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Shining Light on the Fog of "Menopause Brain"


Brain Fog during menopause


About half of women going through menopause will experience 'menopause brain'. Menopause Brain refers to slowed cognition that happens during menopause. The loss of estrogen impacts energy metabolism in the brain leading to literal slowing down of brain cells. You may notice this in areas such as short term learning, verbal memory and concentration. Sometimes people feel that they struggle to find words, can’t remember short term things (like why they went into a room) or that their focus at work or in their lives has changed. This complex issue is also influenced by the other hormones that are changing at this time too.


I want you to know that Menopause Brain is temporary.

Hopefully that lead you to let out the breath that you've been holding. I am not downplaying the impact it's having on you I just want you to first and foremost know that once your hormones have stopped fluctuating and your brain's endogenous estrogen production has kicked in you will start to feel better. The amount of women who still feel foggy after menopause is about 4.5%.


What isn't Menopause Brain?

If it's been years since you went through menopause and you're starting to notice cognitive issues now, then we can't blame hormones for this.


Should I Take Hormone Replacement Therapy (HRT) for Menopause Brain?

The current guideline is that HRT is only recommended for cognitive decline in patients who were put into menopause early, and then to be on it until the age of natural menopause. If you have menopause brain only then it isn't considered indicated to start HRT for this at this time. However, if you have really bad hot flashes, insomnia, menopause brain, and depression and it's deemed helpful to start HRT for the totallity of your symptoms you can likely expect some relief.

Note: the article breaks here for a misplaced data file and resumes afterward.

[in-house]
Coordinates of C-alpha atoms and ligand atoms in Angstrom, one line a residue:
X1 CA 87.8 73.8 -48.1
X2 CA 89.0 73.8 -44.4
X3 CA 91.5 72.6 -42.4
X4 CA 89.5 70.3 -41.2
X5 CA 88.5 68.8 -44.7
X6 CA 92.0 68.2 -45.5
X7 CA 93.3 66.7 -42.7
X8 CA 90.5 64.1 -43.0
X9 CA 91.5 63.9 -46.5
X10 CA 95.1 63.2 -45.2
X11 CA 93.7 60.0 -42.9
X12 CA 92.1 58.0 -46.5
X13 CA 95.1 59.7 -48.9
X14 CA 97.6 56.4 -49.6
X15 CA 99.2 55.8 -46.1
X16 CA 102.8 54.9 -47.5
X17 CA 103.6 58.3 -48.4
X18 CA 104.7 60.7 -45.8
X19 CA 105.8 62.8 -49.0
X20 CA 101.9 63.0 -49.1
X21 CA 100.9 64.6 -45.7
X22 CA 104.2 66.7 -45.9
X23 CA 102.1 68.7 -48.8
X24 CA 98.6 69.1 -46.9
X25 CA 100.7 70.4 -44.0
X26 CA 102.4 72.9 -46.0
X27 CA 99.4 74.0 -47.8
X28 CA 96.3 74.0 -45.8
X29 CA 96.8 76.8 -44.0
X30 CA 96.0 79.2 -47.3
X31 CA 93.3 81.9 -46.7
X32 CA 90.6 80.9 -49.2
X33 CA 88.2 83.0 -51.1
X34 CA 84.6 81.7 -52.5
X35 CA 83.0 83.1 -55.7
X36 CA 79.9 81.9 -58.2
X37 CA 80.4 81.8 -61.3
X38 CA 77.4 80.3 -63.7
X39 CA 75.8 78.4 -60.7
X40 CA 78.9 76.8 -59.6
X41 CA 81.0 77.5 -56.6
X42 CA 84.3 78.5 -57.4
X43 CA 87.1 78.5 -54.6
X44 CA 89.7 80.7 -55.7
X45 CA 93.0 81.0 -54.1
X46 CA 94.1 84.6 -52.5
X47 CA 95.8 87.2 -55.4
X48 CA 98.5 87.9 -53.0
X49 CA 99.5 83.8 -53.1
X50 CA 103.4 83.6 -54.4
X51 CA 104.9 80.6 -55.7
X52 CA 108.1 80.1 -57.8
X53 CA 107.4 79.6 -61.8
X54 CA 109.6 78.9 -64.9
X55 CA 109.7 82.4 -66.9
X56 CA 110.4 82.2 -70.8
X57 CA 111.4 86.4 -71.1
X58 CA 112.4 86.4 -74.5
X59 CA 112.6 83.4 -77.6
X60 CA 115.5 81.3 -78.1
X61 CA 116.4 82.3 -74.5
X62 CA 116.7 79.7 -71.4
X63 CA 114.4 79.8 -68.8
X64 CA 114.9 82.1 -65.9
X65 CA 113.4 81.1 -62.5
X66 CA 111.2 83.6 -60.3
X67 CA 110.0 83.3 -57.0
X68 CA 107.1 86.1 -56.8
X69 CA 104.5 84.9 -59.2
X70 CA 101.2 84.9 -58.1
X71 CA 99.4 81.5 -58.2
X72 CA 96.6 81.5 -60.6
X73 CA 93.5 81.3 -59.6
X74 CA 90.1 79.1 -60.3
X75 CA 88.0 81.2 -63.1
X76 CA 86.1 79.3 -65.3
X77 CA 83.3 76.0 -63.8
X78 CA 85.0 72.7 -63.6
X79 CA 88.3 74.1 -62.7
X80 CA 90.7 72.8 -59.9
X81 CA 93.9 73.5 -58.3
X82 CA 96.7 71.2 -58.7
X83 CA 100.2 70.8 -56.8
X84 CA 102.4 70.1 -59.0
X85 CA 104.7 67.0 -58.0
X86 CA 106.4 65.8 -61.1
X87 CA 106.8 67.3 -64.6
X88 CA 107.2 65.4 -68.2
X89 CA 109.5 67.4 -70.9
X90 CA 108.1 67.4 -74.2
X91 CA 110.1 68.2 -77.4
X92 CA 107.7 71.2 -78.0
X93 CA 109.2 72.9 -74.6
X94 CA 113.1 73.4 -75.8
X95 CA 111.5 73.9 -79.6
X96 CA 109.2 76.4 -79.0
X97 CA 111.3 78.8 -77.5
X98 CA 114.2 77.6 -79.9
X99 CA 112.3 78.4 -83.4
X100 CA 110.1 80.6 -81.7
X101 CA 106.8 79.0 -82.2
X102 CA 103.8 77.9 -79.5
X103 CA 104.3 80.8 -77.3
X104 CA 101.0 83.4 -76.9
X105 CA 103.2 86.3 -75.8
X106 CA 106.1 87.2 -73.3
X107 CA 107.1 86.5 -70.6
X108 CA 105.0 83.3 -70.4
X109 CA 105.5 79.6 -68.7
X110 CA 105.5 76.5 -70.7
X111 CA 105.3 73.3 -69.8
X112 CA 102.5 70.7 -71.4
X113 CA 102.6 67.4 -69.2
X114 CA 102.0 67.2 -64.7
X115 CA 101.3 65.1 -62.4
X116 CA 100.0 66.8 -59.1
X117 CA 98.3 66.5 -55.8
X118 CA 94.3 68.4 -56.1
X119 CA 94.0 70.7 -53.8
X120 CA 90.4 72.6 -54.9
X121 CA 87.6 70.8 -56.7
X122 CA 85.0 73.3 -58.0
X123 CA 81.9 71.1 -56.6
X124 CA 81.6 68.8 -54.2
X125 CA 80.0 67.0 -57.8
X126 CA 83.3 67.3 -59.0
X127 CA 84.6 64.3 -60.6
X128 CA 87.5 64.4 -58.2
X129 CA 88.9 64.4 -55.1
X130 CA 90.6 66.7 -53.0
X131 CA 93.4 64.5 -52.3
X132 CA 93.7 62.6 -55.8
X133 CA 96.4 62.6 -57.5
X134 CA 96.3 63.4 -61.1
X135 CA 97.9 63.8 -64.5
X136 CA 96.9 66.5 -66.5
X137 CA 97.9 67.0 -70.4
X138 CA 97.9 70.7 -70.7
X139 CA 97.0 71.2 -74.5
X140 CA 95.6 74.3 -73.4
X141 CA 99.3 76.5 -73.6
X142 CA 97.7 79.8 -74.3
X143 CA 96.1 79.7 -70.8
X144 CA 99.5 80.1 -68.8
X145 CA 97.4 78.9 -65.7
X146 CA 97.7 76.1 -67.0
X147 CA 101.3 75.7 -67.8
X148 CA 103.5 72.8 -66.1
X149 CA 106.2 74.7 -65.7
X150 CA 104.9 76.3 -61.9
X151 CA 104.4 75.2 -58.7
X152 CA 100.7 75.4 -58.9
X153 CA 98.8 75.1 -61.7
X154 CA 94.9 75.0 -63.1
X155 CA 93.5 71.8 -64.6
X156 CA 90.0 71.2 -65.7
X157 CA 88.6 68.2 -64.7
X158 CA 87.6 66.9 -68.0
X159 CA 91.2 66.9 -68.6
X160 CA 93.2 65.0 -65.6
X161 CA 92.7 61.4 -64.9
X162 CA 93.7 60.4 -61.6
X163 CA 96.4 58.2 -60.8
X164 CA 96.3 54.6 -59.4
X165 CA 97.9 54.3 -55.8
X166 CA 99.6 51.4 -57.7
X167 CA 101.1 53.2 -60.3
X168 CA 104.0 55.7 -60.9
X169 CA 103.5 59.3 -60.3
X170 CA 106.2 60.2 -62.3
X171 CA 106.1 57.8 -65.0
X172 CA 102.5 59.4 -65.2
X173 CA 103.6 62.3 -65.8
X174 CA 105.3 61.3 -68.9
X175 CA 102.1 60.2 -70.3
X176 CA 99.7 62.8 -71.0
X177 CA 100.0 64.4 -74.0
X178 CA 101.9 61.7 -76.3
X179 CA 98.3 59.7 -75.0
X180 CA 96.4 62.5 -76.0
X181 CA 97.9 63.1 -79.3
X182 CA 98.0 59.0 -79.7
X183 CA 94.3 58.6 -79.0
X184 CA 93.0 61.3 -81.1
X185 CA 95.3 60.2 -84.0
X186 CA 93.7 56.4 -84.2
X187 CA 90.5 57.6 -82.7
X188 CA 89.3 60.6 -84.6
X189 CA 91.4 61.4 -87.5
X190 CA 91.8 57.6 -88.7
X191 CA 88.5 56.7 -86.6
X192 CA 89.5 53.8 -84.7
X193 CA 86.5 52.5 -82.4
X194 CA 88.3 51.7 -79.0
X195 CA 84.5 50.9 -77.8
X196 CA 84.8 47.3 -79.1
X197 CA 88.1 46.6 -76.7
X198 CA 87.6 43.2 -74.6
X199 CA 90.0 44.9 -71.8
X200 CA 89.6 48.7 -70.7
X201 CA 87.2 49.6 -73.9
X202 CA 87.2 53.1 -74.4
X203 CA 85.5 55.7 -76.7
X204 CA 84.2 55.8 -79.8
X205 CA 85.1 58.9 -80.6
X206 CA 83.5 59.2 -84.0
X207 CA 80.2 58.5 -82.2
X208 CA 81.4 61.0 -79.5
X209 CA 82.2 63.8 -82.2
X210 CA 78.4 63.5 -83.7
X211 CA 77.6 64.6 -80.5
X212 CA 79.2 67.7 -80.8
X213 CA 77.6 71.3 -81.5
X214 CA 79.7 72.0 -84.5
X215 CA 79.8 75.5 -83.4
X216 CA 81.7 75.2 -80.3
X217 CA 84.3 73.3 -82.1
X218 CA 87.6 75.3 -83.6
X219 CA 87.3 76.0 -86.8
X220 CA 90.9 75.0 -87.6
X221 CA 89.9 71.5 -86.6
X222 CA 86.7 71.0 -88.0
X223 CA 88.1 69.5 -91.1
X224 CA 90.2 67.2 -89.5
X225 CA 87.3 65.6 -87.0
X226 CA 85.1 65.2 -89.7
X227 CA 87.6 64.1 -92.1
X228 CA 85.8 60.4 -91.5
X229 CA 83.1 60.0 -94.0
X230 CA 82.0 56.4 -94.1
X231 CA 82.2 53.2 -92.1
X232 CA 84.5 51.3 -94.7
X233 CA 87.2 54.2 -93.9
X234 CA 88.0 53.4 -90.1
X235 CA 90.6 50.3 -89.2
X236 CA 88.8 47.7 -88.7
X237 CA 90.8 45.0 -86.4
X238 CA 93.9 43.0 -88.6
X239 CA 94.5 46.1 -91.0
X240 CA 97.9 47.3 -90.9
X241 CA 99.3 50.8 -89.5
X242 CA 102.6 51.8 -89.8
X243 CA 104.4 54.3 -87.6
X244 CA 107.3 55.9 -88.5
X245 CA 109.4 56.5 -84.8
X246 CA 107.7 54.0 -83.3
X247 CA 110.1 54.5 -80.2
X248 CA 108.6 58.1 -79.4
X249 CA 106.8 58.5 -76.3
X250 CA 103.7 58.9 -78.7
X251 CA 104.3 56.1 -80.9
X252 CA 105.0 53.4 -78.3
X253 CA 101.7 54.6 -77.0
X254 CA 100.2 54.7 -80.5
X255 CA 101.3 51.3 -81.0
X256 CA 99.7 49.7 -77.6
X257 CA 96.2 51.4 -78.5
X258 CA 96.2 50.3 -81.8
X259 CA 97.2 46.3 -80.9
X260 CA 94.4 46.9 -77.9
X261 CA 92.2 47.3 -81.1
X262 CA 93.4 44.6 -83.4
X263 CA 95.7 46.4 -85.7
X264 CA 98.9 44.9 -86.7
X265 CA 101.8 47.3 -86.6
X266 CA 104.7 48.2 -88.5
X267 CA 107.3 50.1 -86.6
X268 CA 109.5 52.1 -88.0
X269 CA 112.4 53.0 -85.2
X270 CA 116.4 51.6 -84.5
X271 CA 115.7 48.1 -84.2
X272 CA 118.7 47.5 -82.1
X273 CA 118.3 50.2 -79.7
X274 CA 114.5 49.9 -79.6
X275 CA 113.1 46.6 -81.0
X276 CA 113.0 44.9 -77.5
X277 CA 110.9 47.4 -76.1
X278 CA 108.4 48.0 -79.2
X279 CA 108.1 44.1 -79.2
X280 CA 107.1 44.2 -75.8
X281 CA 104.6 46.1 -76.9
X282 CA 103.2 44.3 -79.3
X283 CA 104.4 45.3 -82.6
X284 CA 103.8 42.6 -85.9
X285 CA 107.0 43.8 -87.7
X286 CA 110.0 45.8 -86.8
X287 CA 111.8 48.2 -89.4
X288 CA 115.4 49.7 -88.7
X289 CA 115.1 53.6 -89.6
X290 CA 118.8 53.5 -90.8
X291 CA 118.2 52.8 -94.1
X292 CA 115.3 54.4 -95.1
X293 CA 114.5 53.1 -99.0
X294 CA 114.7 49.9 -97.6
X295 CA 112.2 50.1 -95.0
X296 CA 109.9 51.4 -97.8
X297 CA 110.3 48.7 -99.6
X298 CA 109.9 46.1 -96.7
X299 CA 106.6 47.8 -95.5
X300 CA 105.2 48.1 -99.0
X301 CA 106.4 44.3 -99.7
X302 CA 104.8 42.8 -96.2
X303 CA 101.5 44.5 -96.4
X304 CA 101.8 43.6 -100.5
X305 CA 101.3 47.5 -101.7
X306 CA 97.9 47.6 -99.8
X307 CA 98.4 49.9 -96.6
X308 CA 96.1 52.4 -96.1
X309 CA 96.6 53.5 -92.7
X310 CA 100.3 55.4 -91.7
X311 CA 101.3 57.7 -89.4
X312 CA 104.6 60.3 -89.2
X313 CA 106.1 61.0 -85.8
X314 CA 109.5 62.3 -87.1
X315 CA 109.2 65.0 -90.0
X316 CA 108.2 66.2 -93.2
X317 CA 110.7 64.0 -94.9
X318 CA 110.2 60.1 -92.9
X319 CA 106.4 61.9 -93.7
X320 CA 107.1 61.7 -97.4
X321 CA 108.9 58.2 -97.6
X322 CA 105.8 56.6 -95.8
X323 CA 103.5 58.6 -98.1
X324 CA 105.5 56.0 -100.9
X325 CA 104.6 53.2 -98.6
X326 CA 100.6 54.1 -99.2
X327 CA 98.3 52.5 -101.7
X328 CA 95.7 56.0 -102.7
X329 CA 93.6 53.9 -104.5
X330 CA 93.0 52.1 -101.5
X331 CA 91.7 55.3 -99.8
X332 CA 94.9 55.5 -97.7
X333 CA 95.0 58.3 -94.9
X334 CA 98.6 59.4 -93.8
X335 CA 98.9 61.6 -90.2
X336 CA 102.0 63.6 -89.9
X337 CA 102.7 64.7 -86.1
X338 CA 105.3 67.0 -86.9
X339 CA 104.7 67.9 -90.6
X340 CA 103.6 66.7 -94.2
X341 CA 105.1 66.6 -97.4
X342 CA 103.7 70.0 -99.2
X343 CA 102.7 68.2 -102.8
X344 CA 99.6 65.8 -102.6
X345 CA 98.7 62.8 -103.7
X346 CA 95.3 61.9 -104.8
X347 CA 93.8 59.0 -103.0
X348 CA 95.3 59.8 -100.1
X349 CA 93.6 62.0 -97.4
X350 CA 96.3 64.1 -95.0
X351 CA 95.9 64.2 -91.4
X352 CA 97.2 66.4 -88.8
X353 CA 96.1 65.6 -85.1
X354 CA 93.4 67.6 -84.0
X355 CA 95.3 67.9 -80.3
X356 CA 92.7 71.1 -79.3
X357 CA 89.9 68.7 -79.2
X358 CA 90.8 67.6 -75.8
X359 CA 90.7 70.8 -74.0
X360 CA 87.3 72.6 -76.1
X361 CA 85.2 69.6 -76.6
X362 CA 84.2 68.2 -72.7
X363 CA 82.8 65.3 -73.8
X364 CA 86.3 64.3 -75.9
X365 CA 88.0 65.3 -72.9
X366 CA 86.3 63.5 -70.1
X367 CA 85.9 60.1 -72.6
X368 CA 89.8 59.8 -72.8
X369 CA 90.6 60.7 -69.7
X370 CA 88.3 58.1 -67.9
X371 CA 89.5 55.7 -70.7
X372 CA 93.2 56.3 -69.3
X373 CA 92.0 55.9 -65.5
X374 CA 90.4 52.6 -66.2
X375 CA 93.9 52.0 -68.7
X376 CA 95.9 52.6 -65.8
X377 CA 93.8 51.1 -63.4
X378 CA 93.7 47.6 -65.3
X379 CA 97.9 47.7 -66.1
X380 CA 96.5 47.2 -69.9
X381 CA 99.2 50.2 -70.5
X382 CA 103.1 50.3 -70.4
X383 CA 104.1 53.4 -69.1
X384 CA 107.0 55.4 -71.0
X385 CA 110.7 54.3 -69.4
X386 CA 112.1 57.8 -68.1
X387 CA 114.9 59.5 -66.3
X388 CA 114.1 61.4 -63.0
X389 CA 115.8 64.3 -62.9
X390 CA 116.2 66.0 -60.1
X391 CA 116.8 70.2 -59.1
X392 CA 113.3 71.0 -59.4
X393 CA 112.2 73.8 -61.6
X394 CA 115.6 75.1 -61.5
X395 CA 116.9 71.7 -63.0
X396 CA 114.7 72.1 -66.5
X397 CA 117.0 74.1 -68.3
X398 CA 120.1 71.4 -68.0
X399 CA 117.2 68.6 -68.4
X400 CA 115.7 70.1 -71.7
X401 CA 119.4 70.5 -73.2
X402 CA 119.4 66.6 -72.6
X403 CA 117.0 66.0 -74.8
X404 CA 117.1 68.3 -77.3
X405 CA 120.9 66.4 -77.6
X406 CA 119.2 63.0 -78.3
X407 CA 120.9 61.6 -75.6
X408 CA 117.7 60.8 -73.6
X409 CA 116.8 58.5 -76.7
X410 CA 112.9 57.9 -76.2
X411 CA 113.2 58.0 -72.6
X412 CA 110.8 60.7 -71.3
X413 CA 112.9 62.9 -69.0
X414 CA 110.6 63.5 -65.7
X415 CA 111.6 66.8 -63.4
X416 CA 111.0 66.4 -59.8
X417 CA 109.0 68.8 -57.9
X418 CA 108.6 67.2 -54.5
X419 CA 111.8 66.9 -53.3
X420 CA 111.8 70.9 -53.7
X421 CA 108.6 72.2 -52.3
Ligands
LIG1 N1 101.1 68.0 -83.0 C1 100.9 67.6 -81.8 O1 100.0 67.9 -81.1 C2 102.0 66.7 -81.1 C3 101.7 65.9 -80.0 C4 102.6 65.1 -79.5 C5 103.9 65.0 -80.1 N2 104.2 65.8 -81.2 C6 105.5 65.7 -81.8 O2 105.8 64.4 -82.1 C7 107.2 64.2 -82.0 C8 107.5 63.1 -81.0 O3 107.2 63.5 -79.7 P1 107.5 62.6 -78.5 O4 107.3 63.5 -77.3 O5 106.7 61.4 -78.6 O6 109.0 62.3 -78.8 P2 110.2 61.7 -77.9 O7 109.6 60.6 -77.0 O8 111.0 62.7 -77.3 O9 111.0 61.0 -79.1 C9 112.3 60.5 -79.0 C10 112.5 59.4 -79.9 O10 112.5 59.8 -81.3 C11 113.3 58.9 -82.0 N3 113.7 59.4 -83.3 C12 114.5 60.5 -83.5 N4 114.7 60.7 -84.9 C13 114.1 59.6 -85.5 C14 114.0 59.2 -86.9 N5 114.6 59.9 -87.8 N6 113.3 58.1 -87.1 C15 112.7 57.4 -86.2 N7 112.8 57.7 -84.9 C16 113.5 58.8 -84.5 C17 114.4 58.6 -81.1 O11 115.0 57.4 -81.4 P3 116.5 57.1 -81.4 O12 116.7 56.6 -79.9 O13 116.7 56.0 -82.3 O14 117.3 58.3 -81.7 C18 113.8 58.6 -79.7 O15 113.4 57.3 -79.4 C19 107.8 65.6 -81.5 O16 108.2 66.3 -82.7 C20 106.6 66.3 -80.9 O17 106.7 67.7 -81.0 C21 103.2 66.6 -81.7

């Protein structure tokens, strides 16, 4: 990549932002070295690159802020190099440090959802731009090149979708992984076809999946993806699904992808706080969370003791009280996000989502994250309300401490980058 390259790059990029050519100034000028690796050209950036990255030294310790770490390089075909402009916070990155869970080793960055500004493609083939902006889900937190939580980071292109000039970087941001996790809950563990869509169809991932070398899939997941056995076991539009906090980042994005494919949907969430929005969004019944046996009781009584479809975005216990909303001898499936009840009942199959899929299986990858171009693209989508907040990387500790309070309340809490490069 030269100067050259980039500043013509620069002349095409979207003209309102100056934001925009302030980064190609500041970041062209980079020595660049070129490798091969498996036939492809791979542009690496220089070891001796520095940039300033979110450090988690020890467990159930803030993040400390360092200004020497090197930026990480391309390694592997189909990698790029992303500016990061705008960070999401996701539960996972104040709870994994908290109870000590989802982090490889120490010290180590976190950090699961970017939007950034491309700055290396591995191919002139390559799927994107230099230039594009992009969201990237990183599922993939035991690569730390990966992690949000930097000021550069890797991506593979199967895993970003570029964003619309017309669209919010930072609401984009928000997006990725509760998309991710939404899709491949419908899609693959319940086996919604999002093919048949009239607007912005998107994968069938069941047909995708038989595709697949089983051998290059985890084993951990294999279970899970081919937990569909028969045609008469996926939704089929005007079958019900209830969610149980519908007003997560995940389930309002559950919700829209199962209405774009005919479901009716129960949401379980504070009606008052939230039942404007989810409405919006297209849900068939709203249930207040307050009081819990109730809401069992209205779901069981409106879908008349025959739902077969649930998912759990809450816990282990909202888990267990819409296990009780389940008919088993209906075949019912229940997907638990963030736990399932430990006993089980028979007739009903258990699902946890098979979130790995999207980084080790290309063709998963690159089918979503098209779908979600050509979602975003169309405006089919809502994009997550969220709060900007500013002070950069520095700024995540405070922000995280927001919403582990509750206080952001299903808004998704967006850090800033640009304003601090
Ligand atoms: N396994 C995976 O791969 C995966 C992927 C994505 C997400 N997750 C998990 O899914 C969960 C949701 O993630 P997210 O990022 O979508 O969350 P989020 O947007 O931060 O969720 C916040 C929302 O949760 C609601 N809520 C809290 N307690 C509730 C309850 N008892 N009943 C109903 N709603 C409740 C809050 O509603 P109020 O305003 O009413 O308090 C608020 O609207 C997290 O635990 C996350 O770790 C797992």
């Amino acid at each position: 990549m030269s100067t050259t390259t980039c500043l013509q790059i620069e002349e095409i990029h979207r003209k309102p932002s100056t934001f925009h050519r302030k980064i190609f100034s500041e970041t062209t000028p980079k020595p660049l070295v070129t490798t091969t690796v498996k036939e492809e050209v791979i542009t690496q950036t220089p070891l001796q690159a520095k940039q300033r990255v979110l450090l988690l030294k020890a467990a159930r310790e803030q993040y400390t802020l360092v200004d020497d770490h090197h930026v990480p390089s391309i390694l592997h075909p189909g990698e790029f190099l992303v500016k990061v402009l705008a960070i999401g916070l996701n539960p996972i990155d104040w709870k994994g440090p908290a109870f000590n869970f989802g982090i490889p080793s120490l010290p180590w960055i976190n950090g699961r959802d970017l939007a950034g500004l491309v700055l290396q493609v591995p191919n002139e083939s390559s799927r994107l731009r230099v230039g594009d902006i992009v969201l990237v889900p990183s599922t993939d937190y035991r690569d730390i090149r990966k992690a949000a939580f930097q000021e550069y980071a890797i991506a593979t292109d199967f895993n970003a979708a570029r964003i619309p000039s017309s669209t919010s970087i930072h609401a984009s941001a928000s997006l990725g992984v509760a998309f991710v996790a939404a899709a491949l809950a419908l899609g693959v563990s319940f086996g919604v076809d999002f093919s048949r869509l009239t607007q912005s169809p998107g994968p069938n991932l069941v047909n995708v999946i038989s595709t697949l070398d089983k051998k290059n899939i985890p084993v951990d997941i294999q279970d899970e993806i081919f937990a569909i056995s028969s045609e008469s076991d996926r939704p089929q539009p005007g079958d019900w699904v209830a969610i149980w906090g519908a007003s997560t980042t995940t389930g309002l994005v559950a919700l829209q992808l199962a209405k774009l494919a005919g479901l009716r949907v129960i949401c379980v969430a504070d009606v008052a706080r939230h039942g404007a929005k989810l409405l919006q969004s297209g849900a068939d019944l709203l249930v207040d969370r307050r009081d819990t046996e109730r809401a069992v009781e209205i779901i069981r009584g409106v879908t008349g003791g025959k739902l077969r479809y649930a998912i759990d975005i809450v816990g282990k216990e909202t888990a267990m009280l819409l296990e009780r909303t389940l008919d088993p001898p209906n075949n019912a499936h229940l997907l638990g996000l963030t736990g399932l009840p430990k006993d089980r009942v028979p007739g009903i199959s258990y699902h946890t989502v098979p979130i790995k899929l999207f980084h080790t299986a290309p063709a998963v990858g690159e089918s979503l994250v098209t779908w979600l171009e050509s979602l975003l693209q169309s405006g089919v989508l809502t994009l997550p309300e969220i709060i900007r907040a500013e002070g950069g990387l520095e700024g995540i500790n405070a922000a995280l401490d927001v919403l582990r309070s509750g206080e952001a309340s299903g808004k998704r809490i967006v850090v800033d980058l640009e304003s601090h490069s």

What Else Can I Take to Help With Menopause Brain?

A few ways you can support your cognitive health right now:

  1. Address your other menopause symptoms. Changes to sleep, mood, and temperature will all worsen daytime focus and attention.

  2. Include the MIND diet principles in your nutrition plan (upcoming blog post about this)

  3. Reduce your use of alcohol and stimulants like caffeine (especially if they get in the way of your sleep)

  4. Include mind-body techniques that improve your ability to handle stress. Women have a lot of responsibilities at this point in their lives! Juggling family, jobs, older relatives that may need assistance... it all takes a toll. Yoga, journaling, and exercise can help focus and attention during the day. Choose something you can be consistent with and know that even just a few minutes a day is more beneficial than nothing.


Can Menopause Brain Cause Dementia?

Whoa. Hold on. I already said that menopause brain is temporary so why include dementia here? While it's true that menopause brain is temporary, there is a two-fold increased risk for developing dementia later in life if you experience 'cognitive impairment' at some point.


What Can I Do to Prevent Dementia?

I support patients not only through this transition but I want to set you up for healthy aging past this time in your life. Prevention is the best medicine for brain health.

  1. First and foremost, test if you have any nutritional deficiencies and if so then treat them. Iron, omegas, vitmain B12, vitamin D.. there are a number of items that can lead to a decline in brain health. It's better to treat if there IS a deficiency, than to recommend supplementation across the board.

2. Sleep is pivotal to overall health and impacts many pillars including cognition. We need sleep to consolidate memory and remove byproducts from our brains. Sleep disturbances frequently precede a diagnosis of Alzheimer's Dementia, and meta-analyses have found that issues here are associated with an increased risk of preclinical AD, cognitive impairment, and AD.

3. The MIND diet has lots of research to slow down cognitive 'aging', and i have a whole blog post about it coming up!

Here are some health factors to keep an eye on that can impact cognition as you age:

  1. Cardiovascular health and blood sugar over the next 5 years

  2. Changes to your daytime focus, attention, and memory that extend past the menopause transition

  3. A strong family of dementia

  4. Head injuries


By paying attention to your cognitive health in your 40s, 50s and early 60s we can have a positive impact on the likelihood of developing age related cognitive decline. Nutrition and exercise make an enormous impact and our goals should be to create sustainable change in your health plan that you can carry forward for years to come.


Do/Did you experience menopause brain?

  • Yes

  • No


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